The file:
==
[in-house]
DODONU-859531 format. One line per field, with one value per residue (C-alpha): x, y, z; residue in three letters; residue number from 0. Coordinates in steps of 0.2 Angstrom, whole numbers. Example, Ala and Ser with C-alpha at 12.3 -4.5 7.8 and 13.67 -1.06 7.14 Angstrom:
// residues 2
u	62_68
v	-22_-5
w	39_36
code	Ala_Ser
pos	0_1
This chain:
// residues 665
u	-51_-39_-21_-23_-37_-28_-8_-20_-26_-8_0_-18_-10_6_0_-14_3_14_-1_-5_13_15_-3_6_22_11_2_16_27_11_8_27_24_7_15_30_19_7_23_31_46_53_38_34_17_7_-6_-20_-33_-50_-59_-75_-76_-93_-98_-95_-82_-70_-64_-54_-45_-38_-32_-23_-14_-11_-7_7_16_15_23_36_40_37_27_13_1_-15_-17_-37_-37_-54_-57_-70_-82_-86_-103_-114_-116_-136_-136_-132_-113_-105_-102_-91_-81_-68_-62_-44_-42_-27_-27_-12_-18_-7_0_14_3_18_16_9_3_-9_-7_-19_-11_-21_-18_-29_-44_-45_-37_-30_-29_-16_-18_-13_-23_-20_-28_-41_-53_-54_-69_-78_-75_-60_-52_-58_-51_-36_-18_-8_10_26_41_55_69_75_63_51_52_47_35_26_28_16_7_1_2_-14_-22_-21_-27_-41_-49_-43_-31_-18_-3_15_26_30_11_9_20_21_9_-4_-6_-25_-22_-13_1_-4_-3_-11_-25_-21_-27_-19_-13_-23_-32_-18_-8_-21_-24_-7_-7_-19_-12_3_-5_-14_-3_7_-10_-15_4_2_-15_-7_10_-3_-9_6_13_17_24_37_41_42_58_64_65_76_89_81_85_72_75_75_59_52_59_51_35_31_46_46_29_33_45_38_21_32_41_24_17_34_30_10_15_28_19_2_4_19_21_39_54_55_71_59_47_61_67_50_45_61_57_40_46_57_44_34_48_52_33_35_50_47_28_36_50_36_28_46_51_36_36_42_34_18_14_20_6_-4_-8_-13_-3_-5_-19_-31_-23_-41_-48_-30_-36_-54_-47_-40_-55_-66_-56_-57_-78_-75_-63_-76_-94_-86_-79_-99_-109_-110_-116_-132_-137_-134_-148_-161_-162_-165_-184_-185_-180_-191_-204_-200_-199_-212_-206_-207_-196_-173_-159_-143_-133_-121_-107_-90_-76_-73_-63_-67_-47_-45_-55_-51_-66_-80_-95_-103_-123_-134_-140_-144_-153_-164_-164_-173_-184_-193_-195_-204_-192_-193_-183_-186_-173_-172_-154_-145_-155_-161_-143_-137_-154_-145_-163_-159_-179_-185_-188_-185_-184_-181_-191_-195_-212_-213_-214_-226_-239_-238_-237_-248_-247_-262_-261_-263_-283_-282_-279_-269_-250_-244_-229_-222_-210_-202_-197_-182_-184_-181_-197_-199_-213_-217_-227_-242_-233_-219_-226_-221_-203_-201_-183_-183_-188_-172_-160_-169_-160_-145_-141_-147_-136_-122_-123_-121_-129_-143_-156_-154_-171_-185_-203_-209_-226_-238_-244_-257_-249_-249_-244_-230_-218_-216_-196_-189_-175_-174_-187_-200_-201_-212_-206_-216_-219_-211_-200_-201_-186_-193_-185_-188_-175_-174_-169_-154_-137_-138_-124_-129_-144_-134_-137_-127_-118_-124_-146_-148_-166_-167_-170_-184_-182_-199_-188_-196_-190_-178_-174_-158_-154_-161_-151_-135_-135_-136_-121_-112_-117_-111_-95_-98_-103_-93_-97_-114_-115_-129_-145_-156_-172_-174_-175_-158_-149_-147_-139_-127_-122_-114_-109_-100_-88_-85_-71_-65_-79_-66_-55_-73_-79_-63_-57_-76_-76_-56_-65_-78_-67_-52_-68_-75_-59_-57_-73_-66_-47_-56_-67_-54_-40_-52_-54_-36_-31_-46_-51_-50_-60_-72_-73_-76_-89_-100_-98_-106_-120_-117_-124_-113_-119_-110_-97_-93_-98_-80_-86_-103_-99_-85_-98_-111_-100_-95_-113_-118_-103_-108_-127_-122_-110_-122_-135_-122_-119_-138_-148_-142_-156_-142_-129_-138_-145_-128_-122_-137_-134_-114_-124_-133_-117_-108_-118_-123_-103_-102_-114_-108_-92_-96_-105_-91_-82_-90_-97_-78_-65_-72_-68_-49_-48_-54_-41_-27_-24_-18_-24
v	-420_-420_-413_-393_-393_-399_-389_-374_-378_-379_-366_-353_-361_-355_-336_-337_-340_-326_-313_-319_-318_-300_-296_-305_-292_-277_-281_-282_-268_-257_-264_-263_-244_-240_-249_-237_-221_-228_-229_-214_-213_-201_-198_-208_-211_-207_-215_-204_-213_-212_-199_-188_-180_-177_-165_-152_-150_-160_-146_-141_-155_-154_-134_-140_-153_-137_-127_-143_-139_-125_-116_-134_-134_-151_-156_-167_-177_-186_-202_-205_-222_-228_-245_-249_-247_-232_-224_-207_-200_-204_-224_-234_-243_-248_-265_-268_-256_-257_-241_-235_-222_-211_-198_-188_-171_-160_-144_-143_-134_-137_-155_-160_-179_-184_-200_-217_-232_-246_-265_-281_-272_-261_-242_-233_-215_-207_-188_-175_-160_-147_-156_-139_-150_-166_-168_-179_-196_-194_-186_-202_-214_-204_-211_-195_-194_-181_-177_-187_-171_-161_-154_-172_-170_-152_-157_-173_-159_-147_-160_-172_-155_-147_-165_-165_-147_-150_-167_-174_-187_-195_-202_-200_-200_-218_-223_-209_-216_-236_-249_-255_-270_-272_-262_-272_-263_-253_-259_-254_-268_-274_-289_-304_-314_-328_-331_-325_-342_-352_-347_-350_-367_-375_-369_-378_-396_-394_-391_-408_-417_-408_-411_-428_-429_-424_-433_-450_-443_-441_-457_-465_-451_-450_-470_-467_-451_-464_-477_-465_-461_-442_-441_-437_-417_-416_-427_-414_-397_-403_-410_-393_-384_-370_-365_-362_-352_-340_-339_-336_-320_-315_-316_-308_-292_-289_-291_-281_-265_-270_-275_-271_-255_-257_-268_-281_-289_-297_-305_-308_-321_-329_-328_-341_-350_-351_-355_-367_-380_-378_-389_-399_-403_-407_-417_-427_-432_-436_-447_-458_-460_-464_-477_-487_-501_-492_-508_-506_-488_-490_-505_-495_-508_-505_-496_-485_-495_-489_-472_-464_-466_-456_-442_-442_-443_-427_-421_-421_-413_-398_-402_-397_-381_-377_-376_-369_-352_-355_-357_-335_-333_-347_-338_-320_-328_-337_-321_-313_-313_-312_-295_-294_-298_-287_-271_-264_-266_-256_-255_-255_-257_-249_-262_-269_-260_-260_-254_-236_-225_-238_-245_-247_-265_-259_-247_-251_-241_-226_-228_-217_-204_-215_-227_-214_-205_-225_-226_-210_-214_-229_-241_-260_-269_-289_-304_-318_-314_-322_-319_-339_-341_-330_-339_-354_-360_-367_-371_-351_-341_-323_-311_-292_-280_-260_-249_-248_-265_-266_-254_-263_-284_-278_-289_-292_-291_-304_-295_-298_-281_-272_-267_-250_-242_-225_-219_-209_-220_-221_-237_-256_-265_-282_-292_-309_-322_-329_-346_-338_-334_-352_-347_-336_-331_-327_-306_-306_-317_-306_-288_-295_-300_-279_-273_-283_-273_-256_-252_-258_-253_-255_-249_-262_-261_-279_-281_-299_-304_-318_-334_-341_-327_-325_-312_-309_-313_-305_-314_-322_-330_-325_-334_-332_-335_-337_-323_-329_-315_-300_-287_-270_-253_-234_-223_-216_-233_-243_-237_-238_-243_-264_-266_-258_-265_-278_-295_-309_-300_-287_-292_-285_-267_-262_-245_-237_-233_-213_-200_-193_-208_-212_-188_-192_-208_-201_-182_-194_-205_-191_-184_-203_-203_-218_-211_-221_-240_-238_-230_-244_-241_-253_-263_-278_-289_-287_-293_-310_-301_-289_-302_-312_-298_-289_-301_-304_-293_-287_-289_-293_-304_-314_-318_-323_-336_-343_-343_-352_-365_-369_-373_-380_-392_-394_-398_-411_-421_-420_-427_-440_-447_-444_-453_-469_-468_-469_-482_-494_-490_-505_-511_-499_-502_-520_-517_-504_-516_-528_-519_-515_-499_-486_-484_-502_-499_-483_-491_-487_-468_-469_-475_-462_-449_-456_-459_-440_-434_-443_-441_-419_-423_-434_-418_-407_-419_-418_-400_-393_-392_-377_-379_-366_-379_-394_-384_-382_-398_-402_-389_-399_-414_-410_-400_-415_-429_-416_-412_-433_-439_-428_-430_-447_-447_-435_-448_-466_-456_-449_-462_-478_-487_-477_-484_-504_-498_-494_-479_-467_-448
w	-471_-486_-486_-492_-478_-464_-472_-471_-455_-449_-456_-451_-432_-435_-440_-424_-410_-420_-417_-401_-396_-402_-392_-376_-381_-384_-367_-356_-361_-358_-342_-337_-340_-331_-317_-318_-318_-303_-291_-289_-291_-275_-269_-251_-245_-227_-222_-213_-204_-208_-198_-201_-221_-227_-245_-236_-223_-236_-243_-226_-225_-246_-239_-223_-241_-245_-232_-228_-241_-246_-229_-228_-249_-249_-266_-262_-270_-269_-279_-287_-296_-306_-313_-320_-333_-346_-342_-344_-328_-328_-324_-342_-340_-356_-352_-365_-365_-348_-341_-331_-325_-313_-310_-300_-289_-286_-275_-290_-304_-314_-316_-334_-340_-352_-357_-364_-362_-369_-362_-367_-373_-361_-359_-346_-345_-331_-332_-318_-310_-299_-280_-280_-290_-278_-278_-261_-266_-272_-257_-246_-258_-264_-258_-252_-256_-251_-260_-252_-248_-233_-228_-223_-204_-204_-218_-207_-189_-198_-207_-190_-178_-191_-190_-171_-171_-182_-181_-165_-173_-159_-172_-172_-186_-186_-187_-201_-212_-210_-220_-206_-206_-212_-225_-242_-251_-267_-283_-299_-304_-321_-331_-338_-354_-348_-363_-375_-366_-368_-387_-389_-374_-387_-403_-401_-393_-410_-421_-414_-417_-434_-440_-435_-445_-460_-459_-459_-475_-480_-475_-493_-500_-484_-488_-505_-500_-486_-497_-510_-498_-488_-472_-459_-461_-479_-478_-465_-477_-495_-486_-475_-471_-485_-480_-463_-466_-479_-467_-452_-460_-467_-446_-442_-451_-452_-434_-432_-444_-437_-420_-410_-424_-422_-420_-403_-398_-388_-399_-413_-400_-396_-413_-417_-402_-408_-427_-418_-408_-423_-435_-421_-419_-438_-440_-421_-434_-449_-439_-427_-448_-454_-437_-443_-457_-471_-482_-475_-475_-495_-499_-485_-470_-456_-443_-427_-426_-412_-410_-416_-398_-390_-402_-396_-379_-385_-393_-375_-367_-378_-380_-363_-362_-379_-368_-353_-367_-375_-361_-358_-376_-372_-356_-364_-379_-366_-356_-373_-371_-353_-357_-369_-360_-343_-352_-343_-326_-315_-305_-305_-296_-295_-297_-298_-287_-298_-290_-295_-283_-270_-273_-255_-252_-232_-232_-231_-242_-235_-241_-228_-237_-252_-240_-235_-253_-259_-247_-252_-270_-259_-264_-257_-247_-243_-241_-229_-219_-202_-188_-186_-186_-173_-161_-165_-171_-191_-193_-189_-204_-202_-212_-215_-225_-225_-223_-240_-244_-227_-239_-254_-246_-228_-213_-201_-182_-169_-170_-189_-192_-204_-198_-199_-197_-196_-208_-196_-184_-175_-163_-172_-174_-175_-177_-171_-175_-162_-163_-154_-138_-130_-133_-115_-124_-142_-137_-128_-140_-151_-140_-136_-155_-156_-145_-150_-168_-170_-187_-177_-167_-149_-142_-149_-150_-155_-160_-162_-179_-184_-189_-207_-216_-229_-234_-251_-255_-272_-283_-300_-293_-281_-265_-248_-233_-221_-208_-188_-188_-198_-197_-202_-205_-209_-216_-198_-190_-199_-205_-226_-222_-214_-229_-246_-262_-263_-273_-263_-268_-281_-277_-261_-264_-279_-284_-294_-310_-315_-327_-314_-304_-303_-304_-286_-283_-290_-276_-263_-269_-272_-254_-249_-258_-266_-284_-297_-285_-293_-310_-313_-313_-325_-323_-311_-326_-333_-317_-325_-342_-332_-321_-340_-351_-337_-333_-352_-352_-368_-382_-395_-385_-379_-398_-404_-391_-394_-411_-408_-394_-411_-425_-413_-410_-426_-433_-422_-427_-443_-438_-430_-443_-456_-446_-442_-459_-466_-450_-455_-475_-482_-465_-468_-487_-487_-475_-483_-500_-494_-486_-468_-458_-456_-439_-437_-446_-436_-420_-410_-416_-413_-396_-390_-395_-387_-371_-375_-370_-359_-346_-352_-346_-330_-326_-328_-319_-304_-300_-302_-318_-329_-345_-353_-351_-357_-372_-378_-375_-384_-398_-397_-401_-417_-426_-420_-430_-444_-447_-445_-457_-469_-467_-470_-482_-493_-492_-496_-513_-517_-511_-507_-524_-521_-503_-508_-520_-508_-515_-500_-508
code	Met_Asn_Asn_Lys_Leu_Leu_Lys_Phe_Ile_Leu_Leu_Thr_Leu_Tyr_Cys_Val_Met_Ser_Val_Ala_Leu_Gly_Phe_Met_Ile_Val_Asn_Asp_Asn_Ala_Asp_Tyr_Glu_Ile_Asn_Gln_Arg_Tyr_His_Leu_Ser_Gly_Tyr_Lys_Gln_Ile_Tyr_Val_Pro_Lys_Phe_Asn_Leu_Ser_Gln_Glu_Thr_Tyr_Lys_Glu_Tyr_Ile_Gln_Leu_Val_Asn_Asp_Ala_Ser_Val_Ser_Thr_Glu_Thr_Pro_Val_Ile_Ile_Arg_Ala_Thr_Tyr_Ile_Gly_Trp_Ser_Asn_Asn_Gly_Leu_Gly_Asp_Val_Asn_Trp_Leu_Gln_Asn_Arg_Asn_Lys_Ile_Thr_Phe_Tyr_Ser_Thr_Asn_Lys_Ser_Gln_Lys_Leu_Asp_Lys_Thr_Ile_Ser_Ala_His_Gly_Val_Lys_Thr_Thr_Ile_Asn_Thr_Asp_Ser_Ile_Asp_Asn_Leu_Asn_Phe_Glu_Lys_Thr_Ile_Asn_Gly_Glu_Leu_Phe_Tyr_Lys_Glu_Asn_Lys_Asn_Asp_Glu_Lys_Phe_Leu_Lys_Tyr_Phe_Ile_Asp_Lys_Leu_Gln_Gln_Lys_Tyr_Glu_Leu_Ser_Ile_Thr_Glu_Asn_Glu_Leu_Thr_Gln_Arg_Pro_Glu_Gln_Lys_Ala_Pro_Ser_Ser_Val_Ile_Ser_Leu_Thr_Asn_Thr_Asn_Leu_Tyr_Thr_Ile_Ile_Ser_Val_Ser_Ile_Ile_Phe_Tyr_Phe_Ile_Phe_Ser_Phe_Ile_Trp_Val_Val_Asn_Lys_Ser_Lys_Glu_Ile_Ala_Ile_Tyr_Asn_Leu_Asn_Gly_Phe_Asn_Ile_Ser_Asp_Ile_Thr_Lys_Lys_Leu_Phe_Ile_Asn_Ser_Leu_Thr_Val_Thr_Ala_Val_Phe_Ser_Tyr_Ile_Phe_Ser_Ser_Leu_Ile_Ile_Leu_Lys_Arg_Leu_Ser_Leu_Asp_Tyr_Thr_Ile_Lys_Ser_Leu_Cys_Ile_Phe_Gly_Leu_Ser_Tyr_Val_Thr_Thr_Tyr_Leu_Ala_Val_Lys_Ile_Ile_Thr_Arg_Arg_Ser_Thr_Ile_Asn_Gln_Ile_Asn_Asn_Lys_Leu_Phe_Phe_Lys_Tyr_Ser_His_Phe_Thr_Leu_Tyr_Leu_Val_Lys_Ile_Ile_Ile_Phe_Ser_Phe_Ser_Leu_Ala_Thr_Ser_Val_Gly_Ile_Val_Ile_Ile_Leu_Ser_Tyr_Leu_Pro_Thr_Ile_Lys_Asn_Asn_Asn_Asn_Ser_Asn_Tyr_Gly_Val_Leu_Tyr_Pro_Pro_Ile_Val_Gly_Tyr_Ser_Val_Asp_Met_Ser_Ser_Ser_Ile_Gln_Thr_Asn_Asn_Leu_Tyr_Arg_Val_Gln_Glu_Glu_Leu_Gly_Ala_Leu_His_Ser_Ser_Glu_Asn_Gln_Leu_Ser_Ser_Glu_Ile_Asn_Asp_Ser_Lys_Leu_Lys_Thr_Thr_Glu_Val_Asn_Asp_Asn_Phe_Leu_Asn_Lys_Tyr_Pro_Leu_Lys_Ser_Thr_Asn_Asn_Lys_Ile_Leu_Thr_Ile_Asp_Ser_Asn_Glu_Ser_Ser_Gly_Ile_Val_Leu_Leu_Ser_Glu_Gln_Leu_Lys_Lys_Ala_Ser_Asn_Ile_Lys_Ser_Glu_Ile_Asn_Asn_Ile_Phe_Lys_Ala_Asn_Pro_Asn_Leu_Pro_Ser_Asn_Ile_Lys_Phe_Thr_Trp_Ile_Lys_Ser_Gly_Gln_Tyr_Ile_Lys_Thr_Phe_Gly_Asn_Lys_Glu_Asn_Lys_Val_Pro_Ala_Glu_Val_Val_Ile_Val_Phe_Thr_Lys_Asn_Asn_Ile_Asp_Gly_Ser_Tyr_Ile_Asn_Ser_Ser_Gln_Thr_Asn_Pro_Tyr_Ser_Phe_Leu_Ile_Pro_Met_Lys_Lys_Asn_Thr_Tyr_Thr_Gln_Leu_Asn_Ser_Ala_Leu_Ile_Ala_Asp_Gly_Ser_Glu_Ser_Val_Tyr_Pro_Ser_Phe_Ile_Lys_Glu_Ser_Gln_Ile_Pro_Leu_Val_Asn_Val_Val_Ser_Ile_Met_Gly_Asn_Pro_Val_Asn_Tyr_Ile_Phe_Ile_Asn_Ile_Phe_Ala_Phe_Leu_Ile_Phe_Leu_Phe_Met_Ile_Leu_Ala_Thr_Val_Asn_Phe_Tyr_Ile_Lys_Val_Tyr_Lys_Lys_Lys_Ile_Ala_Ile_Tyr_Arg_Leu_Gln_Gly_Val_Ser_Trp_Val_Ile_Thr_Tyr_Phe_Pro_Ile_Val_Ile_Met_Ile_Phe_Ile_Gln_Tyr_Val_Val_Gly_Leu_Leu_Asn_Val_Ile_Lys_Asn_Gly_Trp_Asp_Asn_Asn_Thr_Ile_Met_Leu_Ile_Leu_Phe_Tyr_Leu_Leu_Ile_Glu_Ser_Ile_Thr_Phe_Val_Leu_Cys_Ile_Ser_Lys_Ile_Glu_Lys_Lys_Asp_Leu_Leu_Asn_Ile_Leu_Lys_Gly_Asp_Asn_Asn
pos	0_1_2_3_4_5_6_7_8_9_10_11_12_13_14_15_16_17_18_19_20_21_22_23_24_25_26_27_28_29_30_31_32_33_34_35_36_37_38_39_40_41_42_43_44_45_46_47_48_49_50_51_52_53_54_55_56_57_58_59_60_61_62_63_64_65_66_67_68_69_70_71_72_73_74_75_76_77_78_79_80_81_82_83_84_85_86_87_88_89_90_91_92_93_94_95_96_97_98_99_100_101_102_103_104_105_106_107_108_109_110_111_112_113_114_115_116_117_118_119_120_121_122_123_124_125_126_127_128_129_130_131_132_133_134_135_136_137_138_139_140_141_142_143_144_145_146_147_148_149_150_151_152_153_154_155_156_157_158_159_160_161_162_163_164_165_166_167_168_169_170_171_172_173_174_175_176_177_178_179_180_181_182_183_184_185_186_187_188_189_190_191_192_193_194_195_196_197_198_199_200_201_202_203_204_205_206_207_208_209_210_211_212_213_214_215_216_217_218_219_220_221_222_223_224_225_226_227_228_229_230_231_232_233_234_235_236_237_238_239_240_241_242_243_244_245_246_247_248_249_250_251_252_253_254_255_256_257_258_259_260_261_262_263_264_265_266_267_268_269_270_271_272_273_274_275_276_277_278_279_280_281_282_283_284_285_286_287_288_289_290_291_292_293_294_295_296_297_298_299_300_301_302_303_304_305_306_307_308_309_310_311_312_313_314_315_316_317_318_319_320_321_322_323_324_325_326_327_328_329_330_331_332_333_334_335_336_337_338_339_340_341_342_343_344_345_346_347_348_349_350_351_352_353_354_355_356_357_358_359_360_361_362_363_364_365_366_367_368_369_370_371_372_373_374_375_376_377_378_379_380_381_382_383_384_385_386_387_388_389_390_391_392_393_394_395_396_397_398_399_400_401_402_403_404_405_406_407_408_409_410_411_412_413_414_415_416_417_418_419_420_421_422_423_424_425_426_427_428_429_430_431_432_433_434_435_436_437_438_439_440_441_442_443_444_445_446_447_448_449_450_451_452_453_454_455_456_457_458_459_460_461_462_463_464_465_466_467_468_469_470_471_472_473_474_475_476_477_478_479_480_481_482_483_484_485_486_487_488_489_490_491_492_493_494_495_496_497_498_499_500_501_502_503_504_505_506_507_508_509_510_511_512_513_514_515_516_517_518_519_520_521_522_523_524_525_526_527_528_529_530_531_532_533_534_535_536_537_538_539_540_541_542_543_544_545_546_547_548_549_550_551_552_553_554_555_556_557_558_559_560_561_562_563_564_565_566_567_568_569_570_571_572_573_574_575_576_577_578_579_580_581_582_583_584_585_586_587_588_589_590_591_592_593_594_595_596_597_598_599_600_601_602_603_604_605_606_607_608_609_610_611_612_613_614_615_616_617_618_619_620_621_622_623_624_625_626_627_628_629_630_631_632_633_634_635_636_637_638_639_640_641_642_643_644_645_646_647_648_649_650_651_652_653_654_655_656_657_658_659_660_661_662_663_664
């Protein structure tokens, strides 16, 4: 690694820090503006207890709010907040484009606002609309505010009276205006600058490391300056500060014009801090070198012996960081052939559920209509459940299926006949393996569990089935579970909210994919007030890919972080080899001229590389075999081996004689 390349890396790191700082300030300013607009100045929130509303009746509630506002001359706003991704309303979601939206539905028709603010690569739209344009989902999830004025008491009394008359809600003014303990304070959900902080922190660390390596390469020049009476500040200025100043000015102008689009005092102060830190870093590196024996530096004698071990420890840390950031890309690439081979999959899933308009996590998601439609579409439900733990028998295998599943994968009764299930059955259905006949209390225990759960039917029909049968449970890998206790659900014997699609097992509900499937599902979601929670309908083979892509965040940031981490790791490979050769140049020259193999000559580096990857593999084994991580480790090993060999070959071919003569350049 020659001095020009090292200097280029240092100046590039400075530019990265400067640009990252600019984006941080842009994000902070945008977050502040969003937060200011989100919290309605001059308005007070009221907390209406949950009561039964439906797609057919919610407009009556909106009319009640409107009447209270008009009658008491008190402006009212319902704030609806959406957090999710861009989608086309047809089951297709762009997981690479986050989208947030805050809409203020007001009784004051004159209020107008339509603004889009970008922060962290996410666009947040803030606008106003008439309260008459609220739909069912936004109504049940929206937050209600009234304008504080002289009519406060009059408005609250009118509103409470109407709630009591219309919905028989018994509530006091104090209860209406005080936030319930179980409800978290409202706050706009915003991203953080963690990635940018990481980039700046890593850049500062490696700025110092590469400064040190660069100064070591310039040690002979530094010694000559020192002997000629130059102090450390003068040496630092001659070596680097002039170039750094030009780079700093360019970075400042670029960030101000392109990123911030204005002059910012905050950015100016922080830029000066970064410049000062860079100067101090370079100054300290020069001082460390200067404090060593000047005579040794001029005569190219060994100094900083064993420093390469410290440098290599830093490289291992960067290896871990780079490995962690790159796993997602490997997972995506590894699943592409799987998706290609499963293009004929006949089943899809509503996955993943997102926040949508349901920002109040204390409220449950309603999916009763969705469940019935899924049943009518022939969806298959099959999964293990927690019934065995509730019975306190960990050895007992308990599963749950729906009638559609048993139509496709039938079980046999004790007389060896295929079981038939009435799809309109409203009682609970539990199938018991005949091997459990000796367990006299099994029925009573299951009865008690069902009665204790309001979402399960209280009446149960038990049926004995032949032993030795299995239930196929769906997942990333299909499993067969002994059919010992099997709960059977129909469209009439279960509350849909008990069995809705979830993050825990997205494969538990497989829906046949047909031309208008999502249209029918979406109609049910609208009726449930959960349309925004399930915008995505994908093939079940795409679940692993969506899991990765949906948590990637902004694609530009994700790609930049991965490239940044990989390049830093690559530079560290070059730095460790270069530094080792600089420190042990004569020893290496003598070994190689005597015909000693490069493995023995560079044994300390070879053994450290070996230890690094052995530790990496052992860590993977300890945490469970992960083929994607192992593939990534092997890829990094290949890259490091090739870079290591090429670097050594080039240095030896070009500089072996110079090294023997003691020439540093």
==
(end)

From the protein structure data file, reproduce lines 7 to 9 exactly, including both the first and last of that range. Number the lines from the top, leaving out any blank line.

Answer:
code	Ala_Ser
pos	0_1
This chain: